Society's Calculation Error: The Effects of Social Stigmas in the Secondary Mathmatics Classroom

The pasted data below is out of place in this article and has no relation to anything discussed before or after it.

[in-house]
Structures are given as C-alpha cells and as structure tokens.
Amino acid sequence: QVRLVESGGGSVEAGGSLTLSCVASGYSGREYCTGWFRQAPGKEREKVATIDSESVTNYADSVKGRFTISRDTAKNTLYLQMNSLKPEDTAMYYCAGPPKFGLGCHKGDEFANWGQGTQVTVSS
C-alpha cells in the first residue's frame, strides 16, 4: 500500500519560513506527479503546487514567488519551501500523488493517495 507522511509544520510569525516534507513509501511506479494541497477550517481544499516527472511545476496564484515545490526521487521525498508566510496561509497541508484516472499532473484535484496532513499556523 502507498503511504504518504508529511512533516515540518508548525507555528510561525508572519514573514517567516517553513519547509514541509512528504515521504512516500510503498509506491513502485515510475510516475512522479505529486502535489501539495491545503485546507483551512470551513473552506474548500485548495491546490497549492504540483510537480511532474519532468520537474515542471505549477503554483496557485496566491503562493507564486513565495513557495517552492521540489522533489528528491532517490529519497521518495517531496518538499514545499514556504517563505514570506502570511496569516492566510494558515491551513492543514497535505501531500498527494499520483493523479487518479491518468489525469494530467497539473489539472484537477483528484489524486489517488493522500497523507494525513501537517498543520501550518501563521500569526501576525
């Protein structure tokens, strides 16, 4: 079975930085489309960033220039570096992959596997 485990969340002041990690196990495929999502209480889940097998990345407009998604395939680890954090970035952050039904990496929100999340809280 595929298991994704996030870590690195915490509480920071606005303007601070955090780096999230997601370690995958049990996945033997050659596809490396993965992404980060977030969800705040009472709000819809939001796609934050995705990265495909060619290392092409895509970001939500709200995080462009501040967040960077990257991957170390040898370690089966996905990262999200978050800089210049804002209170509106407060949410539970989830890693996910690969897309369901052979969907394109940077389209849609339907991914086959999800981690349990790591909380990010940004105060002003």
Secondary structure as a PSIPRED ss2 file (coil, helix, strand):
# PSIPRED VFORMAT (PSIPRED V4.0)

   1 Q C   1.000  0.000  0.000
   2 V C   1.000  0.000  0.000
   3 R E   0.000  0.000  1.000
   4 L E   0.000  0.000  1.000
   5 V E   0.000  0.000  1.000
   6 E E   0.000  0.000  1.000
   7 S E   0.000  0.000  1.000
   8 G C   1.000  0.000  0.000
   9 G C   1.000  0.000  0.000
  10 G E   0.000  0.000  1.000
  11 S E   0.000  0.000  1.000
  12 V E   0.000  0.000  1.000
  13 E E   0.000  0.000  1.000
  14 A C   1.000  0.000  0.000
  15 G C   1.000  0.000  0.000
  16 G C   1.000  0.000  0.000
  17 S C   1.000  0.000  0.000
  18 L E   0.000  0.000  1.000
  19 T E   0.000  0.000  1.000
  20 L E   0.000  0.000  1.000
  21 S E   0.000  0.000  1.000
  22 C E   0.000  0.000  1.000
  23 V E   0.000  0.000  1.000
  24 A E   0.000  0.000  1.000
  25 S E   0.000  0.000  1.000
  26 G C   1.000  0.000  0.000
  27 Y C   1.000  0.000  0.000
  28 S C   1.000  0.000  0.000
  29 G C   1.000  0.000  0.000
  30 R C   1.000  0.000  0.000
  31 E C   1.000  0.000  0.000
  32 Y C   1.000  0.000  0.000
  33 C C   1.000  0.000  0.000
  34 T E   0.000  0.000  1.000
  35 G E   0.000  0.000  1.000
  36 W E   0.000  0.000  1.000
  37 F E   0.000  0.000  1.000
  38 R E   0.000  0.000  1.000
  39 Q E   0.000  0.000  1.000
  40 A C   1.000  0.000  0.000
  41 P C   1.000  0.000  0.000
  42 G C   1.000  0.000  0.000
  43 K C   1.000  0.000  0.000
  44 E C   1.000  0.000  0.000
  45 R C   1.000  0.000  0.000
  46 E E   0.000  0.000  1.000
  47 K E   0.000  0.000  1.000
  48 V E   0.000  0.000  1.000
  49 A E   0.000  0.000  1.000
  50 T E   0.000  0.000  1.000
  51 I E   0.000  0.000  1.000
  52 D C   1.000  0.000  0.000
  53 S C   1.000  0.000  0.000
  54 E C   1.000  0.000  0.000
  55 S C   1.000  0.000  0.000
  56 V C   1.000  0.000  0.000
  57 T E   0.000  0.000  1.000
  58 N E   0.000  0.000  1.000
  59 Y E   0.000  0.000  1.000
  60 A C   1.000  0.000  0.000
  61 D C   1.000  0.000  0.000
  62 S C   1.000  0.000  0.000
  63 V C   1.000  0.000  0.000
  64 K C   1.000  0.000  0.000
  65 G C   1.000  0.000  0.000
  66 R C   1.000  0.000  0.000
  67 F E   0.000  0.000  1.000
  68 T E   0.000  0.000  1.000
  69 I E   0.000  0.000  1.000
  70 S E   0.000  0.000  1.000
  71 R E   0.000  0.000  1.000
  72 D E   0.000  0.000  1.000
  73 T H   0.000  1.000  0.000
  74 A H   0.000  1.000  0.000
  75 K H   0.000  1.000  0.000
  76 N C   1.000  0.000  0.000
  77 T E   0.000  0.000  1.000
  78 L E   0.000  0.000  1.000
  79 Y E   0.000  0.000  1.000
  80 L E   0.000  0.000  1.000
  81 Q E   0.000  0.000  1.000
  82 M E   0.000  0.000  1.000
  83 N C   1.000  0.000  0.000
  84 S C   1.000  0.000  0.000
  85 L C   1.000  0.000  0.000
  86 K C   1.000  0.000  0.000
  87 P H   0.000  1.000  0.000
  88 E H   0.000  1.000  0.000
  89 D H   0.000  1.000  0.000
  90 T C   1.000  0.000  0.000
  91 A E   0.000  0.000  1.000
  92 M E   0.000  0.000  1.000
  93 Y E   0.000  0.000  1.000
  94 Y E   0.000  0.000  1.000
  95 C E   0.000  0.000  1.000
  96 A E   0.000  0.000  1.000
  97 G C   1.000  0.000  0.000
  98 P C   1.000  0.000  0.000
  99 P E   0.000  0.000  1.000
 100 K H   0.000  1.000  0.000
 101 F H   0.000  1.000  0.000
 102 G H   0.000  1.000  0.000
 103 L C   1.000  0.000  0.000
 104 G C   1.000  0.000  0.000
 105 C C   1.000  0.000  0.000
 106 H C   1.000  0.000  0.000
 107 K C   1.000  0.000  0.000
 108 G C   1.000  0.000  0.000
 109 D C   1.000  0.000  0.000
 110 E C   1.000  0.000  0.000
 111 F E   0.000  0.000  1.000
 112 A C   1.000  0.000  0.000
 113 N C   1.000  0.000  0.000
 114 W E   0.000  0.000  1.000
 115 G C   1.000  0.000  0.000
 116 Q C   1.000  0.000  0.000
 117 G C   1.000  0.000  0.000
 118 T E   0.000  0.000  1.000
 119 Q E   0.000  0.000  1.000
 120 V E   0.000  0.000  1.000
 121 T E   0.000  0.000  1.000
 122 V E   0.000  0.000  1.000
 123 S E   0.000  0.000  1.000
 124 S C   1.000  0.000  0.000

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Research has shown that all too often there is a significant drop in interest in mathematics at the secondary level, grades 7-12. This is an alarming issue for a world growing ever more technology dependent, as the mathematics and other sciences take center stage among the skills employers need. While this drop is due to numerous factors, many of these reasons stem from the school community in which the students are immersed in, and the social stigmas that come with it. These stigmas promote an environment where it is a positive trait to be bad at math, and a negative trait to be more than average at it. Students desire to fit into this school community drives them to purposely stop trying in math, often even when they have a natural aptitude for it. In this paper I have examined three categories of these mathematical social stigmas, the fact that students have been told that it is socially acceptable to be bad at mathematics, gender issues in mathematics, and labels such as “Geek” or “Nerd”. With these social stigmas I have also offered solutions for both teachers and society as a whole.